Social media are definitely popular; but what happens next?

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ITV News Calendar has recently reached a milestone of 100,000 likes on their Facebook page, an occasion that offered a good opportunity to discuss a bit more about the popularity and influence of social media.

In the UK, more than seven in ten (72%) Internet users have a social media profile and 81% of them use it at least once a day. Indeed, the numbers reflect the fact that the popularity of social media is now well established. But there are wider issues that are increasingly getting more attention and worth exploring in further detail here. Below I outline four key issues:

1. Data privacy and ethics issues concern users more than ever before
Users’ concerns about data privacy, the control they have over personal information, how this information is used by third parties or how social media data is collected and used for research purposes has become a significant issue. It is true that the very nature of social media encourages sharing of information and network building. Often enough, social media users out of fear of missing out, or for the sake of their own popularity might be willing to share large amounts of personal or sensitive personal data, without realizing that in the hands of third parties such data might easily be misused without their full consent. But concerns about privacy, especially among teens, might also influence usage.Research and reports show that especially younger audiences are particularly cautious with social media and demonstrate high levels of understanding of their privacy settings.

2. A smartphone society
Two thirds of UK adults (66%) use smartphones. These have now overtaken laptops as UK’s Internet users most preferred device. Users tend to check very often their social media newsfeeds so they can be to be constantly updated about what’s happening in the world. As their newsfeed becomes the focus of their attention, they transform themselves into a certain type of editors of their own content. This might not only influence their behaviour but also their approach to the world around them or their own responsibility towards information sharing.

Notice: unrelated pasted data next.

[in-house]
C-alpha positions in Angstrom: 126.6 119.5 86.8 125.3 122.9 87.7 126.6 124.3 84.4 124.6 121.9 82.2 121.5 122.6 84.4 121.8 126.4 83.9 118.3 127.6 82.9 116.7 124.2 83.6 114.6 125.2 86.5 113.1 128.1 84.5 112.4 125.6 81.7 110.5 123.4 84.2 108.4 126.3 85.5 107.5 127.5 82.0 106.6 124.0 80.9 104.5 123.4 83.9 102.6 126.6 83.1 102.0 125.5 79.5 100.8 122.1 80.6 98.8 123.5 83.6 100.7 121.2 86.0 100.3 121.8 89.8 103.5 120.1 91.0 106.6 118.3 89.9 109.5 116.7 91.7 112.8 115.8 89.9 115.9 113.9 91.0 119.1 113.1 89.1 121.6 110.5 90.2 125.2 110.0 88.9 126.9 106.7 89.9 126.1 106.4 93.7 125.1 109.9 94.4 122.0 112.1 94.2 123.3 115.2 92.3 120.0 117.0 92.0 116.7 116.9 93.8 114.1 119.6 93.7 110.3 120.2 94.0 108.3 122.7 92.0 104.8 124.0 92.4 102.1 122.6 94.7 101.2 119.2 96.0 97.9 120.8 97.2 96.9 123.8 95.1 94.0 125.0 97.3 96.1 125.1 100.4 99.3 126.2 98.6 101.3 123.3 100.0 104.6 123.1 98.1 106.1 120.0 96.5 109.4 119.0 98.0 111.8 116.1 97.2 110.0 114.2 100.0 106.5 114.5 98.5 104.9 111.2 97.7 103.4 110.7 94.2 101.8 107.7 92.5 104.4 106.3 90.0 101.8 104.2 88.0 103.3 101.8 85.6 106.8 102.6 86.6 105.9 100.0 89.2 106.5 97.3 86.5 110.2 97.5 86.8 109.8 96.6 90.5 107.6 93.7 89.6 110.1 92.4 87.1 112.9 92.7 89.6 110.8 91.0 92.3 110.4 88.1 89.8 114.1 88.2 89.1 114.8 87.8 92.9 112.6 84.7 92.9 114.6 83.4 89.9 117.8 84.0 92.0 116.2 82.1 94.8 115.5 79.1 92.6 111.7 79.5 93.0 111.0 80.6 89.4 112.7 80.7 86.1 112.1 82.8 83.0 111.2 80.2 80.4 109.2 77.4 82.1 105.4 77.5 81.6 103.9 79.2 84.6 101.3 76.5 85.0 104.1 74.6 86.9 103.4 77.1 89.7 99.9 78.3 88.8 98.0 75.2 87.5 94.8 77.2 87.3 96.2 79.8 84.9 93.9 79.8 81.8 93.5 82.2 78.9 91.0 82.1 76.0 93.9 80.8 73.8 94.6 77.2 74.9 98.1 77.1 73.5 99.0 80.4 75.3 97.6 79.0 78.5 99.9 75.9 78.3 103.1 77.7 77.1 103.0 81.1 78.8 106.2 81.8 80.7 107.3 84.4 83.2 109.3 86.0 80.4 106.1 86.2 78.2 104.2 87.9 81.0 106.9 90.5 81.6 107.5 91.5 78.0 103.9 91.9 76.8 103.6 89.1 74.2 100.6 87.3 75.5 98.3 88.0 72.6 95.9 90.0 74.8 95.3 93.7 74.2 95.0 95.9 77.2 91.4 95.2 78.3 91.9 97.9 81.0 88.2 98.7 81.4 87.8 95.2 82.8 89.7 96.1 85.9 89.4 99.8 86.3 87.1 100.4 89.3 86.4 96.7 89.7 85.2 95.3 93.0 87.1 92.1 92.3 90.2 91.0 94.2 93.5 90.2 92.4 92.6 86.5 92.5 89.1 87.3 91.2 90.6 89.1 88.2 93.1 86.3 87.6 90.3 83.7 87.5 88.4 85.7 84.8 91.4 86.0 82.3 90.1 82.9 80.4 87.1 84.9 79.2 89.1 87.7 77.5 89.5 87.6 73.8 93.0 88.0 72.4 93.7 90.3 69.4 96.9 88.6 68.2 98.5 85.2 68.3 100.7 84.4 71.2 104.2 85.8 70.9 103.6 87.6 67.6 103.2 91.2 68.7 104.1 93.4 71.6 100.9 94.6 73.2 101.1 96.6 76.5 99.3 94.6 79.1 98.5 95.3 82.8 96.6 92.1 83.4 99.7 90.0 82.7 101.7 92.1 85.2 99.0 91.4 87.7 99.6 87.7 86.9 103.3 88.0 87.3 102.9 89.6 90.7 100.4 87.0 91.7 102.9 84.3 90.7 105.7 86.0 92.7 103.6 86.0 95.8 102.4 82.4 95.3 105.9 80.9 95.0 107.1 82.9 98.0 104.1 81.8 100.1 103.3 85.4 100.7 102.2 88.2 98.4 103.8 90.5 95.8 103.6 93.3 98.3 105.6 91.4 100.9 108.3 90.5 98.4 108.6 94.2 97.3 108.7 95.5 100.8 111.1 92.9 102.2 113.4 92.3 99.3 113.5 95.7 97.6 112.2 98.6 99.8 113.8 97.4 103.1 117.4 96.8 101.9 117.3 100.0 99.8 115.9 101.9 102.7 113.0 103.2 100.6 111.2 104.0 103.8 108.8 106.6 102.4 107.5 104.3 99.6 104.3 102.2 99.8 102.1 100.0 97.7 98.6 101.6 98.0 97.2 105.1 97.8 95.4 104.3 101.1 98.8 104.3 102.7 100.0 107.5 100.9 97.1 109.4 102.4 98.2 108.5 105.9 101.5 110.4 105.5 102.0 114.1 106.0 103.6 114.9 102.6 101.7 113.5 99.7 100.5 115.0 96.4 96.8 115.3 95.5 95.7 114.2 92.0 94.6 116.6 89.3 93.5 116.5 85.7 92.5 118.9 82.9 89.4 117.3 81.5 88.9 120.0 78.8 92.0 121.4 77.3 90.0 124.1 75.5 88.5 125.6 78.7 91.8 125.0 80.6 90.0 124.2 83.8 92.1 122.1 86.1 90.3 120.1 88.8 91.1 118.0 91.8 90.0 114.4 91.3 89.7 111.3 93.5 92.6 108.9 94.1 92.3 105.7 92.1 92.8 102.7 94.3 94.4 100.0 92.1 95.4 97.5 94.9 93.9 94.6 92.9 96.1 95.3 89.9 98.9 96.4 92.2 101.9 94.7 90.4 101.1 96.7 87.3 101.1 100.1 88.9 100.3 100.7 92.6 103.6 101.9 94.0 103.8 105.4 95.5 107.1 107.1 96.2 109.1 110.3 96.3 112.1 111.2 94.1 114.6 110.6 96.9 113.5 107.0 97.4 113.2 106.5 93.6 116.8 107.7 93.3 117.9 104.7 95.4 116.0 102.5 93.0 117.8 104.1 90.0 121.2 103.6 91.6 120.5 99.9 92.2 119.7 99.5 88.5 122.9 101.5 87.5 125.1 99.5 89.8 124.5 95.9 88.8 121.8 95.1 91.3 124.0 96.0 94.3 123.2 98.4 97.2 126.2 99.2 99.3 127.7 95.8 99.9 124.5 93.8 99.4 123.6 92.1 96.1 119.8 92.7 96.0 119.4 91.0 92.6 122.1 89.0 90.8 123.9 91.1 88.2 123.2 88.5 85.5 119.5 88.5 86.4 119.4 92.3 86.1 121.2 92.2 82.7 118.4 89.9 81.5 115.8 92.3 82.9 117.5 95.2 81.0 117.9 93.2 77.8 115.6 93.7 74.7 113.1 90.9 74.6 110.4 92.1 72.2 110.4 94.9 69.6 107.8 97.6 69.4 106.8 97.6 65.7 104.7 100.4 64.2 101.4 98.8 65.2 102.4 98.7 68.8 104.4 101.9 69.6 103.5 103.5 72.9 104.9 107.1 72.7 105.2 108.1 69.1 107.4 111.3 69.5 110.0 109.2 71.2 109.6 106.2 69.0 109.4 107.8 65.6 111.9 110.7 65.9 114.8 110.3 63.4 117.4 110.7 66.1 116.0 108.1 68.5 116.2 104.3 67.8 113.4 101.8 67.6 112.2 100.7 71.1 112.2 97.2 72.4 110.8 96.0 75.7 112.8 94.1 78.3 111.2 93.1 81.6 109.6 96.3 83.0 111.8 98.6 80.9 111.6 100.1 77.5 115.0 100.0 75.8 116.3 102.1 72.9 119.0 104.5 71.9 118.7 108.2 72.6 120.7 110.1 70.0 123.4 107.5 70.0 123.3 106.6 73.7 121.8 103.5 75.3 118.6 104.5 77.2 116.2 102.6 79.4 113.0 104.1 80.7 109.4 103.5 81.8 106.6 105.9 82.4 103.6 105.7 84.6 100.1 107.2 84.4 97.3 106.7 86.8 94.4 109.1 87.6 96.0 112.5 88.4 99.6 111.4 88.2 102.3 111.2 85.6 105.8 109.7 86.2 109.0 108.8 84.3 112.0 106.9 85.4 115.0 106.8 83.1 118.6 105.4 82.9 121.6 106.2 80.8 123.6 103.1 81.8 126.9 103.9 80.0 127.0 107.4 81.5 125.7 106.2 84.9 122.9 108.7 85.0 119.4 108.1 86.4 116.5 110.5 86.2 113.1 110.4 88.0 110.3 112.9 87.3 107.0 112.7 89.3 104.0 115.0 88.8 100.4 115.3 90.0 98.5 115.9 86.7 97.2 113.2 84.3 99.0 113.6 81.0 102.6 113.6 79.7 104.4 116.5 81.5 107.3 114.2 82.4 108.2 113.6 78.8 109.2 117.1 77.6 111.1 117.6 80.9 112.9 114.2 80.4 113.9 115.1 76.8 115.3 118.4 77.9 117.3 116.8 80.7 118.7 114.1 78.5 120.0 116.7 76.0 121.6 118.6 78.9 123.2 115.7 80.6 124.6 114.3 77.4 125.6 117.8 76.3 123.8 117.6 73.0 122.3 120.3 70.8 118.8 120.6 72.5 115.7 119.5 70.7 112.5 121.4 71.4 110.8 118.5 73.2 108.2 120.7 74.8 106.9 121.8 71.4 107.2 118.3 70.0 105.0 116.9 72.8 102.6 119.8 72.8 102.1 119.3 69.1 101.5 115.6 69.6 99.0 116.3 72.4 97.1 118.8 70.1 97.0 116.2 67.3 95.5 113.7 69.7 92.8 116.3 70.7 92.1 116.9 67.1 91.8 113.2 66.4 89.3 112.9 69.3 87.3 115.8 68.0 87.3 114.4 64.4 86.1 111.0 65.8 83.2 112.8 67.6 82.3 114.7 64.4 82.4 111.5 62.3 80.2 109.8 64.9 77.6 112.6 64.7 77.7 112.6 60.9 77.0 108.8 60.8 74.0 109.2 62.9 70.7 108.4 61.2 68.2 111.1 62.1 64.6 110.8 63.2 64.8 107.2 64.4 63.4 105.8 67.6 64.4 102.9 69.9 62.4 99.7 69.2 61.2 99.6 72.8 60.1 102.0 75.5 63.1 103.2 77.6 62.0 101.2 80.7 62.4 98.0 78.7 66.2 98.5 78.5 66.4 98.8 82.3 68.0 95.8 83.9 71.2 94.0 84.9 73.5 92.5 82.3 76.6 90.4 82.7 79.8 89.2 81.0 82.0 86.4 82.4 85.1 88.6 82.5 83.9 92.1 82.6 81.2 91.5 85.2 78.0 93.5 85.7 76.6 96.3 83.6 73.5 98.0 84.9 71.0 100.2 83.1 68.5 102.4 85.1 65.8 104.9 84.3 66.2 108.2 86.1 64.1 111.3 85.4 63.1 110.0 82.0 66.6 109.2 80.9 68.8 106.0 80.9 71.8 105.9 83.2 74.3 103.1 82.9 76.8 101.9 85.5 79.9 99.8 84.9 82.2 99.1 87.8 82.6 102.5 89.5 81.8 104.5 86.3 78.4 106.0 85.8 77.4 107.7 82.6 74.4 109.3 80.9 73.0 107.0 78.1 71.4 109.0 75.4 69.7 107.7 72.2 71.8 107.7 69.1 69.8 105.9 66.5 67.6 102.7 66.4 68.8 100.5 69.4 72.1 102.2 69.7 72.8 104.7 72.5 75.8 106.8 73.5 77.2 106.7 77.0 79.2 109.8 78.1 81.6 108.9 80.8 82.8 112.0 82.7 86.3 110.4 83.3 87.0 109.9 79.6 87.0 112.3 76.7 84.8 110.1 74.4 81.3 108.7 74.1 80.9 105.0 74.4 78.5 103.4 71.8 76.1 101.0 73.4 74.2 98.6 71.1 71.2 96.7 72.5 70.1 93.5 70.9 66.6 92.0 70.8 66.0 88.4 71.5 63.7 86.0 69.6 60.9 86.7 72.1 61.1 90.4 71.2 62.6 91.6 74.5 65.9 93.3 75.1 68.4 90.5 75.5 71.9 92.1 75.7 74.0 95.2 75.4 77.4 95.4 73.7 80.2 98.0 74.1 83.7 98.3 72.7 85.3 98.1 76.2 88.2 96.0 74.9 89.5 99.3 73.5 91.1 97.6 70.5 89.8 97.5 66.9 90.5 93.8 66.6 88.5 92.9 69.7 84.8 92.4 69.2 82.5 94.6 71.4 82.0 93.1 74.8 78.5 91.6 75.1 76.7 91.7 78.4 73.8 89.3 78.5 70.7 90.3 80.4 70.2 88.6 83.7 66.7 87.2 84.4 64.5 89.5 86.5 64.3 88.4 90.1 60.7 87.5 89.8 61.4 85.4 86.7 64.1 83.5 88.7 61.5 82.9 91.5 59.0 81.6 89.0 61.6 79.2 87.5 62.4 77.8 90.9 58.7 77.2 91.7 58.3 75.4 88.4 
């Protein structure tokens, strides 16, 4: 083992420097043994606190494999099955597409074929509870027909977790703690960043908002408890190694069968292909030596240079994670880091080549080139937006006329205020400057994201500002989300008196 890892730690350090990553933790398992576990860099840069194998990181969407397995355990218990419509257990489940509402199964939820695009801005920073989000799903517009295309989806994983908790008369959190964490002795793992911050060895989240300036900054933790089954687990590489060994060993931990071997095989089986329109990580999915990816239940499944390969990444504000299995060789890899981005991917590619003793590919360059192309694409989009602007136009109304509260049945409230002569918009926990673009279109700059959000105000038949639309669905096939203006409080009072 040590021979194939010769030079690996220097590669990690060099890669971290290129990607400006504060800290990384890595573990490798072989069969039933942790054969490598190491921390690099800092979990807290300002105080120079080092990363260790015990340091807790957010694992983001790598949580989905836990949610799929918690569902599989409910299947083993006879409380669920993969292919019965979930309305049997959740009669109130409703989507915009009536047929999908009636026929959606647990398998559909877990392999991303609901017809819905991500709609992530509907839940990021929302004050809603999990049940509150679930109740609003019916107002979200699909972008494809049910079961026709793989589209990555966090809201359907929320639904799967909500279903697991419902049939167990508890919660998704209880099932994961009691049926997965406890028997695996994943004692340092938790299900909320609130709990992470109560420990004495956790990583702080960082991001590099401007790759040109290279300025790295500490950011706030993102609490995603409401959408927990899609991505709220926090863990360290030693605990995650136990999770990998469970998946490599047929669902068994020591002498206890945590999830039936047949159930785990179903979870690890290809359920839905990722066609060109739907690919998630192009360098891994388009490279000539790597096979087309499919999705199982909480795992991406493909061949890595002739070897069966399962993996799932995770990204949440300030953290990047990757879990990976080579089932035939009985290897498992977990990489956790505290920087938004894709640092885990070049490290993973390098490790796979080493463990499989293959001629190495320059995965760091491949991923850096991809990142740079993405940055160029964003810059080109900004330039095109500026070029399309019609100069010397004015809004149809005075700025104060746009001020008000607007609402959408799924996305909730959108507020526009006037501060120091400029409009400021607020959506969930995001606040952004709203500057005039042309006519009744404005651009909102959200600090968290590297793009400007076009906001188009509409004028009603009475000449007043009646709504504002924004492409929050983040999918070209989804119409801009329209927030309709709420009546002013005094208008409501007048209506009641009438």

3. Towards a more visual social media web
In an information over-loaded world, images are much easier to navigate and technology has driven the transition towards a more visual social media web (especially through mobile devices). In 2014 Mary Meeker (in her annual Internet Trends report) highlighted that 1.8 billion images were now being uploaded and shared every day on Flickr, Snapchat, Instagram, Facebook and WhatsApp. Images not only allow for a much richer and quicker way of communication, but they also offer valuable insights into how users see the world and what is important for them.

4. Teens’ behaviour can show future trends and alter social media strategy
Born and grown up in a digital age, teenagers demonstrate a radically different behaviour than older generations. Although teenagers might speak a language relatively unknown to the majority of adults, they can shape the social media market and form the future of technology consumption. Facebook’s recent virtual reality developments for example, aim at younger audiences with an interest in sharing not only just information, but also experiences anywhere in the world.

Notes:

1 – Τhis post was originally published at the Information School, University of Sheffield, blog:

http://information-studies.blogspot.co.uk/2015/12/phd-student-alexandra-boutopoulou.html?utm_source=twitterfeed&utm_medium=twitter

2- Photo: personal collection; taken at the Information School, University of Sheffield, November 2015.

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